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“In their book “How Democracies Die,” Steven Levitsky and Daniel Ziblatt make the case that diversity helps forge the culture of compromise and tolerance that is crucial to democracy’s success. They argue, for example, that the Republican Party has become so rigid, intolerant and abusive of this norm in part because it has become an ethnically and racially homogeneous party.“—Fareed Zakaria

Special counsel Robert S. Mueller III’s report, which is expected to be delivered to the Attorney- General Barr soon, will end up being a great test of American democracy. How will we handle it? In a nakedly partisan fashion, or as a way to bolster our constitutional system?

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It has been much noted that we are now in an era of illiberal democracy. Popularly elected governments and leaders — in countries as varied as Venezuela, Poland, Hungary, Turkey and the Philippines — are undermining independent institutions, violating important norms and accumulating unbridled power. In most of these nations, checks and balances have buckled as institutions that protect rights have been weakened, political parties have been craven, courts have been compliant, and the press has been subdued.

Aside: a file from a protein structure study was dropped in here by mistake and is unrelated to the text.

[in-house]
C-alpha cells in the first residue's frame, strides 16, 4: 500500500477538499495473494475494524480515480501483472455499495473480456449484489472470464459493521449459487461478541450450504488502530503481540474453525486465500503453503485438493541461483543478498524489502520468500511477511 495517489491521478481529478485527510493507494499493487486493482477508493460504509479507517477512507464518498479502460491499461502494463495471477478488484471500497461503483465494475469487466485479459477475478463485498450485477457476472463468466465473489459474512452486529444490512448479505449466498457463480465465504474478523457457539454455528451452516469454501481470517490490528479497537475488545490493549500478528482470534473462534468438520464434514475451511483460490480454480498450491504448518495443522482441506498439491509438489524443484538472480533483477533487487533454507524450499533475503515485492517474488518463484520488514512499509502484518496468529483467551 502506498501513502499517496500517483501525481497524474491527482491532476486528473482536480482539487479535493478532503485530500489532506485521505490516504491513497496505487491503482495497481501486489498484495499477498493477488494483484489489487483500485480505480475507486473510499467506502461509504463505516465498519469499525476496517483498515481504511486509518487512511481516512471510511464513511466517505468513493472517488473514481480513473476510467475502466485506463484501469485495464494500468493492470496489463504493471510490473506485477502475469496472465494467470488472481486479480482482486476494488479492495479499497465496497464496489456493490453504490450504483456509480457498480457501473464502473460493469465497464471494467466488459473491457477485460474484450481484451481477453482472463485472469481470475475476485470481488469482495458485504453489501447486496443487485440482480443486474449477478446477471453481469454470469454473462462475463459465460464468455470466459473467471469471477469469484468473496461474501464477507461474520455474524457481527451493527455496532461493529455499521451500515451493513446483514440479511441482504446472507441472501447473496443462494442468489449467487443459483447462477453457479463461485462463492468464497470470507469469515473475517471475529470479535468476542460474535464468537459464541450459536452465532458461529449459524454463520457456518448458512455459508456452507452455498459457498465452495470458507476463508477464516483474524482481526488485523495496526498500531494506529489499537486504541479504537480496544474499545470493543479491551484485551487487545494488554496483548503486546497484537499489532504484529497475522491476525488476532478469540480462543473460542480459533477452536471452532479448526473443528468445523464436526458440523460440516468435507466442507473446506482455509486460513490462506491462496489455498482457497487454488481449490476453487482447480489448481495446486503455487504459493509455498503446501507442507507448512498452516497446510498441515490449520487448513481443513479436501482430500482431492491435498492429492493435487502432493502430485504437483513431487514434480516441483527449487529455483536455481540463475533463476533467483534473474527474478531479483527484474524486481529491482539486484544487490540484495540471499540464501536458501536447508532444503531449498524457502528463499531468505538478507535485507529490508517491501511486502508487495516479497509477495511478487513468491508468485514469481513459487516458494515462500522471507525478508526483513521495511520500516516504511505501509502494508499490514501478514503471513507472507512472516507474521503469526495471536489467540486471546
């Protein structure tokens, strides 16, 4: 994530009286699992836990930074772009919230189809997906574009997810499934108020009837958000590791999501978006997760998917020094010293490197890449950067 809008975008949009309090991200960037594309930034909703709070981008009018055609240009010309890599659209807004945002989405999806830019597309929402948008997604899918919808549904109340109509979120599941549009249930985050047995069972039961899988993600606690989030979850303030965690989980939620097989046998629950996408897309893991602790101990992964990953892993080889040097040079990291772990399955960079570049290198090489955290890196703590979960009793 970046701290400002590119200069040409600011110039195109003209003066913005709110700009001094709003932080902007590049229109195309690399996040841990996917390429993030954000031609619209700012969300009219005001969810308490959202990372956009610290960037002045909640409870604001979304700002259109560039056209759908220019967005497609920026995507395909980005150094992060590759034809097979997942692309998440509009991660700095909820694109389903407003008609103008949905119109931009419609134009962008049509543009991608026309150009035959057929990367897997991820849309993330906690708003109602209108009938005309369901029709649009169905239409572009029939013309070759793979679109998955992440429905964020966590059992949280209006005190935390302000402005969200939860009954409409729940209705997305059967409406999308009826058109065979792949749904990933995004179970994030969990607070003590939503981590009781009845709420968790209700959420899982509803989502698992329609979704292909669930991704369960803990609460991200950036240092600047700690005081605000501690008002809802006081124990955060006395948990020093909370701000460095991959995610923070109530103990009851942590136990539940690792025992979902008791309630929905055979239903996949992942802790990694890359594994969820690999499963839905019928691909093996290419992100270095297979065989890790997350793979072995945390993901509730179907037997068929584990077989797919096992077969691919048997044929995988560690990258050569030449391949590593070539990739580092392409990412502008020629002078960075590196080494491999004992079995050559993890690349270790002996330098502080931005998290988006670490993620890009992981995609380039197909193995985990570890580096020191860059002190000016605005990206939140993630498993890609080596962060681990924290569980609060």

https://fareedzakaria.com/columns/2019/3/7/how-diversity-can-rescue-democracy

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In the United States, the story is mixed. The political system has functioned poorly, checking President Trump’s excesses only along partisan lines. This is largely because the Republican Party has capitulated to Trump, even when party leaders have believed that he was undercutting democracy itself. Senators who had spent a lifetime railing against the executive branch’s power grabs have meekly endorsed Trump’s phony national emergency. They have quietly accepted that Congress’s central power, to spend money, can be subverted at will by the White House.